Over the next 13 months, the future president and associates including Donald Jr denied at least 20 times that their campaign team had had any contact with Russians seeking to influence the presidential election.
Republicans, who were already much less positive than Democrats about higher education, have turned very negative on the role of colleges in America. True to form, this worries some liberal commentators, who are calling for outreach – universities should examine their implicit biases, make an effort to hire more conservative faculty, etc..
.. After all, among college professors 59 percent identify as Democrats versus only 13 percent as Republicans; senior faculty were even more liberal, with very few identifying themselves as conservatives.
.. Oh, wait – that wasn’t a survey of college professors; it was a 2004 survey of the military, and the 59-13 comparison was of Republicans versus Democrats.
.. The point is that your political orientation isn’t something handed to you, like your race or ethnicity. It’s a choice, reflecting your values – and those same values are likely to influence your choice of profession
.. But hasn’t the anti-conservative lean of academics gotten more pronounced over time? Yes – but surely that has a lot to do with the changing nature of what it means to be a conservative. When denial of climate change, and for that matter the theory of evolution, become tribal markers, you shouldn’t be surprised to find academics, very much including those in the hard sciences, decline to be identified as members of the tribe.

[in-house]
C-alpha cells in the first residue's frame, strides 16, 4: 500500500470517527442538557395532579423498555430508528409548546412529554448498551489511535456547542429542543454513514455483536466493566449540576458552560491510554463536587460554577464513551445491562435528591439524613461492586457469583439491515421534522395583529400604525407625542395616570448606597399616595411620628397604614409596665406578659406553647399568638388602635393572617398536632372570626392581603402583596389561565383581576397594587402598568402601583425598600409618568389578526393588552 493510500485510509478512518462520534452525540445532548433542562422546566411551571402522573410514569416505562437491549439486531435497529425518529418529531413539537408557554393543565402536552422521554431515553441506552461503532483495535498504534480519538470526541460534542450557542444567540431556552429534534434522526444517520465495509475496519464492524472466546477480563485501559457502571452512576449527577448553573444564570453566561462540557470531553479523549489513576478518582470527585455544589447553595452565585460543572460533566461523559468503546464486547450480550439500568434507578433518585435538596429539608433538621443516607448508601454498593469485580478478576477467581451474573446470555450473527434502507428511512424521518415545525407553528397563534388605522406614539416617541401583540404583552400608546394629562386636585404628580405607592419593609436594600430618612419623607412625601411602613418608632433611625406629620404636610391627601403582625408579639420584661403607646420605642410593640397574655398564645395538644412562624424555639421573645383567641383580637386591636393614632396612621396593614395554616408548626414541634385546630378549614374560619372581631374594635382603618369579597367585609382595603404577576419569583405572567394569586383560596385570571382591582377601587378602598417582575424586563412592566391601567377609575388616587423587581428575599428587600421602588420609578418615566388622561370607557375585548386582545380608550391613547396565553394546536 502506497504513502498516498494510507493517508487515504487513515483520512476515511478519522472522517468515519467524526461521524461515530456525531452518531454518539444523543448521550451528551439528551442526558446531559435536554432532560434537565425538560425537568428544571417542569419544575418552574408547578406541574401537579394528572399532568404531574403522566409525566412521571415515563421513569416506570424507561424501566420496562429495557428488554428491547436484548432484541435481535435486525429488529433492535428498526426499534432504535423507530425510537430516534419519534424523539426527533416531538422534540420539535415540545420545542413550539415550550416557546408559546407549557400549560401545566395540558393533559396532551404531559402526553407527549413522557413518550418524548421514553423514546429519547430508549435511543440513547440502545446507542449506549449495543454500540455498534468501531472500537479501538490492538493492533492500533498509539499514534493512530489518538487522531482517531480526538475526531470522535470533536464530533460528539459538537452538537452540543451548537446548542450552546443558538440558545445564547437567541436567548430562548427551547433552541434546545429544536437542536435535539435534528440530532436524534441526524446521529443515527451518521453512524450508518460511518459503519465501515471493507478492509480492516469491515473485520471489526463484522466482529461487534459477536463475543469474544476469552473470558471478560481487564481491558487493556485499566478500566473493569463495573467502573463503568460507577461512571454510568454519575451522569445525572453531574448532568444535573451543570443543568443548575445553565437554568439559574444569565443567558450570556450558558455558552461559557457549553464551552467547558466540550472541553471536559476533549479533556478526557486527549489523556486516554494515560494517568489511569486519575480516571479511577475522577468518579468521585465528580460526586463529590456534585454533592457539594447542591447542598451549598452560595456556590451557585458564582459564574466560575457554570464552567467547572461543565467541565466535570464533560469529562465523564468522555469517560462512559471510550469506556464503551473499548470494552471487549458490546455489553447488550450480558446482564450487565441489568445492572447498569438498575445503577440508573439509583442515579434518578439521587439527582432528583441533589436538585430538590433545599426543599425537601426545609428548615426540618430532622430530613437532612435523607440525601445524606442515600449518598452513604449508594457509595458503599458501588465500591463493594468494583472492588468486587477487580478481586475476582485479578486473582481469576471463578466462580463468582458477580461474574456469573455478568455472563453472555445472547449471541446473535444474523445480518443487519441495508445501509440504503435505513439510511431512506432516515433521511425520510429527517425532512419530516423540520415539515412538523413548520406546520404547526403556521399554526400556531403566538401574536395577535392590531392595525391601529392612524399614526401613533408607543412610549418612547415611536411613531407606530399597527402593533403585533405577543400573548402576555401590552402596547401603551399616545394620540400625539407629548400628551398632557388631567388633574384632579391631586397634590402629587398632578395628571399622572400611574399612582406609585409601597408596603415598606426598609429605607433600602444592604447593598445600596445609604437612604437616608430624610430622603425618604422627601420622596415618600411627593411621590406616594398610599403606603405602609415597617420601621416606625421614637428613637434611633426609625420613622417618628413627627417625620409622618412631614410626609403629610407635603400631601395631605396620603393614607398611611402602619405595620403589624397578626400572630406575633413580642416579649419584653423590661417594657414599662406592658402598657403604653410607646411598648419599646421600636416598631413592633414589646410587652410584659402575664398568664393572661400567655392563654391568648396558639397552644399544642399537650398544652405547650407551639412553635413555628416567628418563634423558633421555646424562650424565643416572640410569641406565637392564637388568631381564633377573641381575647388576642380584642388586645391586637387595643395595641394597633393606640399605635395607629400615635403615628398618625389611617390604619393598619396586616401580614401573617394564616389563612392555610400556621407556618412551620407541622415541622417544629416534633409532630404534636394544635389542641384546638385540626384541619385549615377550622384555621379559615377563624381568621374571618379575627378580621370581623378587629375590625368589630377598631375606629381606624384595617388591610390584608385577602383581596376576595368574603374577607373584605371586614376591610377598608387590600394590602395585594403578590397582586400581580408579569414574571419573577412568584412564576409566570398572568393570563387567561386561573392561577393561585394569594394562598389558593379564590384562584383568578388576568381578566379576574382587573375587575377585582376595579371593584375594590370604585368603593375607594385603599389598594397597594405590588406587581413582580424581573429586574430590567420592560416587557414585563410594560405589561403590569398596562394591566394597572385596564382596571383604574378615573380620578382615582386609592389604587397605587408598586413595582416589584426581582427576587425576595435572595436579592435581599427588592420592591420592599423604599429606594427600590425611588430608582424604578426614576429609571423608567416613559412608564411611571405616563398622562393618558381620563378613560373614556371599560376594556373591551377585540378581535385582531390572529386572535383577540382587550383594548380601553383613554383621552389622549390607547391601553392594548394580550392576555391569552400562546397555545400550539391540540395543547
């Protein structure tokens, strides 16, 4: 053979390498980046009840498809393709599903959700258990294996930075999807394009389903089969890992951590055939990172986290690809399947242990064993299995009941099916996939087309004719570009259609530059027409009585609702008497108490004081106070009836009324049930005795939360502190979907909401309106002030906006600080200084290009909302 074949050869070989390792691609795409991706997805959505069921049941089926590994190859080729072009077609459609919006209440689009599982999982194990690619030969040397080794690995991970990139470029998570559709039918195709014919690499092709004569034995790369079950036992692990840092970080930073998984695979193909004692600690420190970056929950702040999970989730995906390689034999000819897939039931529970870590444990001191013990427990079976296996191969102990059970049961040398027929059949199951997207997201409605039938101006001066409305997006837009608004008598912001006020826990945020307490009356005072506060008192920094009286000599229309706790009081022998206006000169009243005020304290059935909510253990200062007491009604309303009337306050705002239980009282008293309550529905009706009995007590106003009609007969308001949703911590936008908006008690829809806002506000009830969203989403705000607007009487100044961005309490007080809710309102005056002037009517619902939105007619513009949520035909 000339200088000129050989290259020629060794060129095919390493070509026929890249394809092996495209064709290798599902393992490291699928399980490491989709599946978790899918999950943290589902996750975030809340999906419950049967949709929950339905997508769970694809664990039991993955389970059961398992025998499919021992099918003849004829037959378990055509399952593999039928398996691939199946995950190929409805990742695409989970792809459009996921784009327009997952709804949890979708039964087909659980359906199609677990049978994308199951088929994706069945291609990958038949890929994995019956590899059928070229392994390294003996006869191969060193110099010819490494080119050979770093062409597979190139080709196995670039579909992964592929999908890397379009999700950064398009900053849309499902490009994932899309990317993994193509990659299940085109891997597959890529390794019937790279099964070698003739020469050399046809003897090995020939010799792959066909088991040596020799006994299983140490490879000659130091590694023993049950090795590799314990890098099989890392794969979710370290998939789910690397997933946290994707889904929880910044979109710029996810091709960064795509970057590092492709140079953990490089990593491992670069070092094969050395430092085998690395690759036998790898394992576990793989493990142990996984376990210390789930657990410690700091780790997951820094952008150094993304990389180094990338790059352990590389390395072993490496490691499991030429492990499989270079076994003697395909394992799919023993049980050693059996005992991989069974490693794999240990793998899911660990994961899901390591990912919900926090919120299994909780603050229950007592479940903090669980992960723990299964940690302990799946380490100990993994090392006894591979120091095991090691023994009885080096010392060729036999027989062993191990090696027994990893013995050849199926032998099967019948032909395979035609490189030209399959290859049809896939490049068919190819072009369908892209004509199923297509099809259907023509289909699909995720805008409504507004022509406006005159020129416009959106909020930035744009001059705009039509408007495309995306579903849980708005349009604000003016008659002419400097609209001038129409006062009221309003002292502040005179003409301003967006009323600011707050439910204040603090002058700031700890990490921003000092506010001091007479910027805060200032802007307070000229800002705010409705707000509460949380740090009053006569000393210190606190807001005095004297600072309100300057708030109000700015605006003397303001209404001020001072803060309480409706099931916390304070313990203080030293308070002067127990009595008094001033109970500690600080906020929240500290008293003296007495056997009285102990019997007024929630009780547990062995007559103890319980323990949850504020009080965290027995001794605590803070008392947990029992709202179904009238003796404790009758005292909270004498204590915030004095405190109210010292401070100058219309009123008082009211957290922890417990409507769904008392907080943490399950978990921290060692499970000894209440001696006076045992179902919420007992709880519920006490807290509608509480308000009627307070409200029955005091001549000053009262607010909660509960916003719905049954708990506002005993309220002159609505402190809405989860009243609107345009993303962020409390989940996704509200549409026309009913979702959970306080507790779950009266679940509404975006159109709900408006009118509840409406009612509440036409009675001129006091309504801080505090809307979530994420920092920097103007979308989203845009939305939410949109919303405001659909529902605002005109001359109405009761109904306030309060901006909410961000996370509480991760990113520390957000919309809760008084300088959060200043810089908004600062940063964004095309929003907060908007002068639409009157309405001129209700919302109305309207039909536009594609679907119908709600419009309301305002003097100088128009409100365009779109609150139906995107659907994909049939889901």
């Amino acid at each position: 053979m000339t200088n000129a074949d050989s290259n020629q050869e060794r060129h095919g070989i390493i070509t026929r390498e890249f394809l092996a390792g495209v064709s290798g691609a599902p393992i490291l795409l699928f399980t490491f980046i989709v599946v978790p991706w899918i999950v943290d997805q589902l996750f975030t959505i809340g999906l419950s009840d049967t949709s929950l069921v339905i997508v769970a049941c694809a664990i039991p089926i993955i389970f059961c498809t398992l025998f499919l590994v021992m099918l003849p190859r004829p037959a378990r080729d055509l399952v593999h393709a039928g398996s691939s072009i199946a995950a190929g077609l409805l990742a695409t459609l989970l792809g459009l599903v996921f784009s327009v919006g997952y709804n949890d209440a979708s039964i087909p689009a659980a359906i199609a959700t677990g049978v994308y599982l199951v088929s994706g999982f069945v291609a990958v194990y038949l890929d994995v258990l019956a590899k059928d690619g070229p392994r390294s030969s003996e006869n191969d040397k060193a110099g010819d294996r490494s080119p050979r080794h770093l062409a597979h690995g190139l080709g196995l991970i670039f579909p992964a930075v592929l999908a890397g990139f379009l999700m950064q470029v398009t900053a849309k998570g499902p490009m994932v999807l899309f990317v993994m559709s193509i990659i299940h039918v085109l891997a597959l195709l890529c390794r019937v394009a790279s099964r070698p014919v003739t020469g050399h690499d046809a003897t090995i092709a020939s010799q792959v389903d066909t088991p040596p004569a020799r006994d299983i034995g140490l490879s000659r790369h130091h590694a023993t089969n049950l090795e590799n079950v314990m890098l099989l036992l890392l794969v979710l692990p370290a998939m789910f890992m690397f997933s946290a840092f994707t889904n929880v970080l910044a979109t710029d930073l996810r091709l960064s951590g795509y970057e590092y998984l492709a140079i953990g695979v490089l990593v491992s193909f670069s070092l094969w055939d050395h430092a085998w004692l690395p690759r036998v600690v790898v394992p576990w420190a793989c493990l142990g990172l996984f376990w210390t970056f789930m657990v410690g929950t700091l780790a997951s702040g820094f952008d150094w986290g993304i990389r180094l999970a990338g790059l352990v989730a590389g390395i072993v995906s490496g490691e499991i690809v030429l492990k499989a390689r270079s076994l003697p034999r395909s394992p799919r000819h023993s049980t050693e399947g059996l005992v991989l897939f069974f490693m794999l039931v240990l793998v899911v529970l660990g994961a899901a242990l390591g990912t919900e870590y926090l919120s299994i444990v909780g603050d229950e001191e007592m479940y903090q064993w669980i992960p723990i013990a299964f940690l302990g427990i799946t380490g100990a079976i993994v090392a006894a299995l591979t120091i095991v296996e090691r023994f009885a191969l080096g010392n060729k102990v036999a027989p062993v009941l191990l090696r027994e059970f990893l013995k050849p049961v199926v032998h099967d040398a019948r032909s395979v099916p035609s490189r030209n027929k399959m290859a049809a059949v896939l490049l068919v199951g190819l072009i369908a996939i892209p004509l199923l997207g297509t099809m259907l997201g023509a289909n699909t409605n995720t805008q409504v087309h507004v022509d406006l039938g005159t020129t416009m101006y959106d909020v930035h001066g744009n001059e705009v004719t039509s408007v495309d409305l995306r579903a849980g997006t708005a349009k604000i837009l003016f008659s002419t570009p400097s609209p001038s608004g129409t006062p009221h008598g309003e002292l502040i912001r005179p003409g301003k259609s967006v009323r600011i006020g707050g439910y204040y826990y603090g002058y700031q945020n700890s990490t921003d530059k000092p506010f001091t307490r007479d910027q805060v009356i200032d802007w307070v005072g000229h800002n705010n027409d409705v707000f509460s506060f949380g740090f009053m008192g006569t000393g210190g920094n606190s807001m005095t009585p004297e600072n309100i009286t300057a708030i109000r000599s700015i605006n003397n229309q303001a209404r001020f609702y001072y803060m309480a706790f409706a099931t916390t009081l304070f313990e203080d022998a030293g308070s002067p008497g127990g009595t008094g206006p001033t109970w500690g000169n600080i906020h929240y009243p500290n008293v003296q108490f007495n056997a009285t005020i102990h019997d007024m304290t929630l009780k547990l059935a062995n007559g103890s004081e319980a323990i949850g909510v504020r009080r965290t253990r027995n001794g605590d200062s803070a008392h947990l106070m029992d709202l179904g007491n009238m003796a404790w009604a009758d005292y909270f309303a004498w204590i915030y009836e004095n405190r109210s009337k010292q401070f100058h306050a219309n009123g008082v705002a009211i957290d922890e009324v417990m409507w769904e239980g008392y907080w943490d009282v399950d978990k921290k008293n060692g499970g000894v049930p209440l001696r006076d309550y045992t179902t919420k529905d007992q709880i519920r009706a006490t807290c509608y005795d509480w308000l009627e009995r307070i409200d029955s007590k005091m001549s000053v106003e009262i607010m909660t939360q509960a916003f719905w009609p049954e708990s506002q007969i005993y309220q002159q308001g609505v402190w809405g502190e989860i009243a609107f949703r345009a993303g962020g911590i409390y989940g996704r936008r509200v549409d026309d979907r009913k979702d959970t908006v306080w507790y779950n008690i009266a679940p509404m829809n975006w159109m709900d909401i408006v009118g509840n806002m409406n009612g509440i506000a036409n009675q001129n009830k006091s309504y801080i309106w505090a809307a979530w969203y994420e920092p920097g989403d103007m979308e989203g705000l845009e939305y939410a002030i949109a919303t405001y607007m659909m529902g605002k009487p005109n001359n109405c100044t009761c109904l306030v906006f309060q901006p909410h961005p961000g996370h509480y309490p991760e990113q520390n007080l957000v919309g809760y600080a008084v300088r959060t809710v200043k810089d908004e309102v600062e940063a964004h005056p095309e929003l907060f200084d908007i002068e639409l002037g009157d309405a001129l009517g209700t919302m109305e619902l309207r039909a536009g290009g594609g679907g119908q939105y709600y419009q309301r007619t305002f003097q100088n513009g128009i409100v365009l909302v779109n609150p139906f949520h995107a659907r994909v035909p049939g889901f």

.. But there used to be at least some pretense of taking facts and hard thinking seriously. Now anyone pointing out awkward facts – immigrants haven’t brought a reign of terror, coal jobs can’t be brought back, Trump lost the popular vote – is the enemy. In fact, I’d argue that anti-intellectualism was, in its own way, as big a factor in the election as racism.
.. America basically invented the modern, educated society, leading the way on universal K-12 education, building the world’s finest and most comprehensive higher education system; this in turn was an important factor in how we became leader of the free world. Now a powerful political movement basically wants to make America ignorant again.
the Intercept, which on Monday afternoon posted online a document that it said was produced by the National Security Agency and which concluded Russian spies hacked computers of a U.S. company “to obtain information on elections-related software and hardware solutions.”